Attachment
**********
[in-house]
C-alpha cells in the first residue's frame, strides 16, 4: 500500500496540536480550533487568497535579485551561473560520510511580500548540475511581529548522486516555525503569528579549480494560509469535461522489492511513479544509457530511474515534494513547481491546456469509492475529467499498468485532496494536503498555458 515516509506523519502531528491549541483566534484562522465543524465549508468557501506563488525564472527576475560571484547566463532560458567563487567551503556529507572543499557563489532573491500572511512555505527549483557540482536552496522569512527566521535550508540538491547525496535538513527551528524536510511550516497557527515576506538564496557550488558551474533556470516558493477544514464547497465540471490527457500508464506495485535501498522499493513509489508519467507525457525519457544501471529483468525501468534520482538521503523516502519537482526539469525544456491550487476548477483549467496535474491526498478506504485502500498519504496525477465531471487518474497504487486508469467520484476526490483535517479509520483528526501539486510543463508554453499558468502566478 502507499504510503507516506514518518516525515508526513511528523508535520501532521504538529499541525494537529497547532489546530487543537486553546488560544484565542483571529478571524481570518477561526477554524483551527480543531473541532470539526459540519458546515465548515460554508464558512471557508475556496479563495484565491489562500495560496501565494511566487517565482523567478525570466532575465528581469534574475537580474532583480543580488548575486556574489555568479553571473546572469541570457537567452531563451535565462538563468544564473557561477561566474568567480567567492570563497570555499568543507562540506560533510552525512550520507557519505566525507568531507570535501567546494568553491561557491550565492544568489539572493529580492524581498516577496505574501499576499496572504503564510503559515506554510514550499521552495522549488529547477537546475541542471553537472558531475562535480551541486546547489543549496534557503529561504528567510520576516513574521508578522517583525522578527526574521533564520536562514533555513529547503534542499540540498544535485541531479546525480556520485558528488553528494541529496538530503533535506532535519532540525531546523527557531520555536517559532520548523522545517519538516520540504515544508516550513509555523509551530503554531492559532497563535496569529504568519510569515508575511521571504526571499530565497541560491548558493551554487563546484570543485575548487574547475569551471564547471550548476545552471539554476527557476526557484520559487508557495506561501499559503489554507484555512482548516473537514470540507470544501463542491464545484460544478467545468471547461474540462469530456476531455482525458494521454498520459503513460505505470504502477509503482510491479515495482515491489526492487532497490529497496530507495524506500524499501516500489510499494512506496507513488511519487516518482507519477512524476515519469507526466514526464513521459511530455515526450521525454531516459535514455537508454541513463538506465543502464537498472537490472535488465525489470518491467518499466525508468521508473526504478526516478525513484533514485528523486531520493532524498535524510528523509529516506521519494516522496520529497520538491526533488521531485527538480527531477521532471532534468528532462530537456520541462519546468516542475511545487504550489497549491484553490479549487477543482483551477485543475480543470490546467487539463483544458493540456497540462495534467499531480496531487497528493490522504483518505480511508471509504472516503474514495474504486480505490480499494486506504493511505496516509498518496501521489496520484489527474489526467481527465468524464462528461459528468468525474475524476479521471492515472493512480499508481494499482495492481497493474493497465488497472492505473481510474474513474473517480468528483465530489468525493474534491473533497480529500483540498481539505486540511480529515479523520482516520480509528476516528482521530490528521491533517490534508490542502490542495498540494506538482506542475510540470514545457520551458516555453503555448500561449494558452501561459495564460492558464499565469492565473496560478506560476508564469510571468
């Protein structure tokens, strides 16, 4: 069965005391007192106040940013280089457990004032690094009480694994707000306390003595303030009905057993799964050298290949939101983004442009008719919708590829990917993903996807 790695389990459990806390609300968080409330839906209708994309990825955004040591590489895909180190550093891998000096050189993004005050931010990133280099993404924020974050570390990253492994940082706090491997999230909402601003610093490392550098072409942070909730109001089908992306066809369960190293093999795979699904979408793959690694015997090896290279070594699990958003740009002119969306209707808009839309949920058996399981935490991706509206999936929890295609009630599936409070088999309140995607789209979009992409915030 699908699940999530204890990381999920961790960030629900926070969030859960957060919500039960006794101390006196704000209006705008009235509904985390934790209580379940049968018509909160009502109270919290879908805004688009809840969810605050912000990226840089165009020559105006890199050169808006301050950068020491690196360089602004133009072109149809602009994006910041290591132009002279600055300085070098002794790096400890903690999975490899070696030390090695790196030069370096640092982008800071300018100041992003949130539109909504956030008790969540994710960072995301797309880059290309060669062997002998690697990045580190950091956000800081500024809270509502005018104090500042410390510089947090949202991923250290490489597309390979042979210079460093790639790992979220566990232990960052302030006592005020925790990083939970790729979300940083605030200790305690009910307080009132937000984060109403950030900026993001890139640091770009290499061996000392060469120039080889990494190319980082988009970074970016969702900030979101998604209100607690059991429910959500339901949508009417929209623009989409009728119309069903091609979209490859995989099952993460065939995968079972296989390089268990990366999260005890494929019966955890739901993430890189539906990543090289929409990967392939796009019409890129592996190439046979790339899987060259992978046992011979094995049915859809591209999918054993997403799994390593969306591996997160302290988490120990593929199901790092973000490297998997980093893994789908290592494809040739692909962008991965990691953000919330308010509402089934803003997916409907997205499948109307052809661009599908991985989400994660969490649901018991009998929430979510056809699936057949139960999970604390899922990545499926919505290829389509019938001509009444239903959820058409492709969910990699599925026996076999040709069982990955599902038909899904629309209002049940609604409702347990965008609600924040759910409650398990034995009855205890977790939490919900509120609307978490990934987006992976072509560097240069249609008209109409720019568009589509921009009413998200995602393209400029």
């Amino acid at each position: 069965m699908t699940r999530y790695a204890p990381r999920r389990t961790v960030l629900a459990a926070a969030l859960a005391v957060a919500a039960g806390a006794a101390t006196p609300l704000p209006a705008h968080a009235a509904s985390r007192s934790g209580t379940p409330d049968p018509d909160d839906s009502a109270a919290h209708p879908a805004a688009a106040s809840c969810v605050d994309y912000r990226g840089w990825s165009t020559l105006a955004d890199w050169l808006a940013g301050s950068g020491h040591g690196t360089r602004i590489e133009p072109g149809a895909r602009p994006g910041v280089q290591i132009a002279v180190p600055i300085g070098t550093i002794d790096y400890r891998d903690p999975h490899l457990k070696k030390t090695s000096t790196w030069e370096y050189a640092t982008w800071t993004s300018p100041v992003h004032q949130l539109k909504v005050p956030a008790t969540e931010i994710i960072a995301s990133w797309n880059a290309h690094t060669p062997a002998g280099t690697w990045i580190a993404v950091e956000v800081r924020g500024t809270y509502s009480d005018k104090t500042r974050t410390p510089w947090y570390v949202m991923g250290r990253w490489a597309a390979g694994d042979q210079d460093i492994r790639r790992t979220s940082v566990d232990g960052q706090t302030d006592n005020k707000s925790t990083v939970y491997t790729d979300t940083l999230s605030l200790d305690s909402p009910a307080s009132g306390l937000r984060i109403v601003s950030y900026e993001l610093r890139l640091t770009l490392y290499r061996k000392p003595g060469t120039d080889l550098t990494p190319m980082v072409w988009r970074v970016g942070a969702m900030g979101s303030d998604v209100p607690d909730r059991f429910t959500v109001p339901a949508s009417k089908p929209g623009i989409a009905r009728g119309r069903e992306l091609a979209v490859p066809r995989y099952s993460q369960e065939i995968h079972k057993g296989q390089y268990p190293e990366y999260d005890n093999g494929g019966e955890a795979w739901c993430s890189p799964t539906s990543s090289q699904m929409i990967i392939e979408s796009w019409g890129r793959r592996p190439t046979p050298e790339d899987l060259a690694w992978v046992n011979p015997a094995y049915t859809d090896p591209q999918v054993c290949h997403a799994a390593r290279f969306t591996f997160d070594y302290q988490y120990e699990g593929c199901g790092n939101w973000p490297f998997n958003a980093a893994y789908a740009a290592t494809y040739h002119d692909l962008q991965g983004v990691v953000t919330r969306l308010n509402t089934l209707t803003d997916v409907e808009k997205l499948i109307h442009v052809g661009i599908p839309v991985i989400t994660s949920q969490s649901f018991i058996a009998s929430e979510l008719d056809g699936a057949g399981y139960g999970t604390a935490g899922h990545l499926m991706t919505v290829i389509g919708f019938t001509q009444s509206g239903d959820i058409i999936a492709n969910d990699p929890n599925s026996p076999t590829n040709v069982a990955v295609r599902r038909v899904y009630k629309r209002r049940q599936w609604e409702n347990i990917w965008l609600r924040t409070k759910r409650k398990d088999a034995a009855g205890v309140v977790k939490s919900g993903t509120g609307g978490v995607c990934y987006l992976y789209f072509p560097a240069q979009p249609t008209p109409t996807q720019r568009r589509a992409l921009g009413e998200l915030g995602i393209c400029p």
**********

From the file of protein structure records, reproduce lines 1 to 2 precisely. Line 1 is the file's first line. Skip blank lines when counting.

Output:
[in-house]
C-alpha cells in the first residue's frame, strides 16, 4: 500500500496540536480550533487568497535579485551561473560520510511580500548540475511581529548522486516555525503569528579549480494560509469535461522489492511513479544509457530511474515534494513547481491546456469509492475529467499498468485532496494536503498555458 515516509506523519502531528491549541483566534484562522465543524465549508468557501506563488525564472527576475560571484547566463532560458567563487567551503556529507572543499557563489532573491500572511512555505527549483557540482536552496522569512527566521535550508540538491547525496535538513527551528524536510511550516497557527515576506538564496557550488558551474533556470516558493477544514464547497465540471490527457500508464506495485535501498522499493513509489508519467507525457525519457544501471529483468525501468534520482538521503523516502519537482526539469525544456491550487476548477483549467496535474491526498478506504485502500498519504496525477465531471487518474497504487486508469467520484476526490483535517479509520483528526501539486510543463508554453499558468502566478 502507499504510503507516506514518518516525515508526513511528523508535520501532521504538529499541525494537529497547532489546530487543537486553546488560544484565542483571529478571524481570518477561526477554524483551527480543531473541532470539526459540519458546515465548515460554508464558512471557508475556496479563495484565491489562500495560496501565494511566487517565482523567478525570466532575465528581469534574475537580474532583480543580488548575486556574489555568479553571473546572469541570457537567452531563451535565462538563468544564473557561477561566474568567480567567492570563497570555499568543507562540506560533510552525512550520507557519505566525507568531507570535501567546494568553491561557491550565492544568489539572493529580492524581498516577496505574501499576499496572504503564510503559515506554510514550499521552495522549488529547477537546475541542471553537472558531475562535480551541486546547489543549496534557503529561504528567510520576516513574521508578522517583525522578527526574521533564520536562514533555513529547503534542499540540498544535485541531479546525480556520485558528488553528494541529496538530503533535506532535519532540525531546523527557531520555536517559532520548523522545517519538516520540504515544508516550513509555523509551530503554531492559532497563535496569529504568519510569515508575511521571504526571499530565497541560491548558493551554487563546484570543485575548487574547475569551471564547471550548476545552471539554476527557476526557484520559487508557495506561501499559503489554507484555512482548516473537514470540507470544501463542491464545484460544478467545468471547461474540462469530456476531455482525458494521454498520459503513460505505470504502477509503482510491479515495482515491489526492487532497490529497496530507495524506500524499501516500489510499494512506496507513488511519487516518482507519477512524476515519469507526466514526464513521459511530455515526450521525454531516459535514455537508454541513463538506465543502464537498472537490472535488465525489470518491467518499466525508468521508473526504478526516478525513484533514485528523486531520493532524498535524510528523509529516506521519494516522496520529497520538491526533488521531485527538480527531477521532471532534468528532462530537456520541462519546468516542475511545487504550489497549491484553490479549487477543482483551477485543475480543470490546467487539463483544458493540456497540462495534467499531480496531487497528493490522504483518505480511508471509504472516503474514495474504486480505490480499494486506504493511505496516509498518496501521489496520484489527474489526467481527465468524464462528461459528468468525474475524476479521471492515472493512480499508481494499482495492481497493474493497465488497472492505473481510474474513474473517480468528483465530489468525493474534491473533497480529500483540498481539505486540511480529515479523520482516520480509528476516528482521530490528521491533517490534508490542502490542495498540494506538482506542475510540470514545457520551458516555453503555448500561449494558452501561459495564460492558464499565469492565473496560478506560476508564469510571468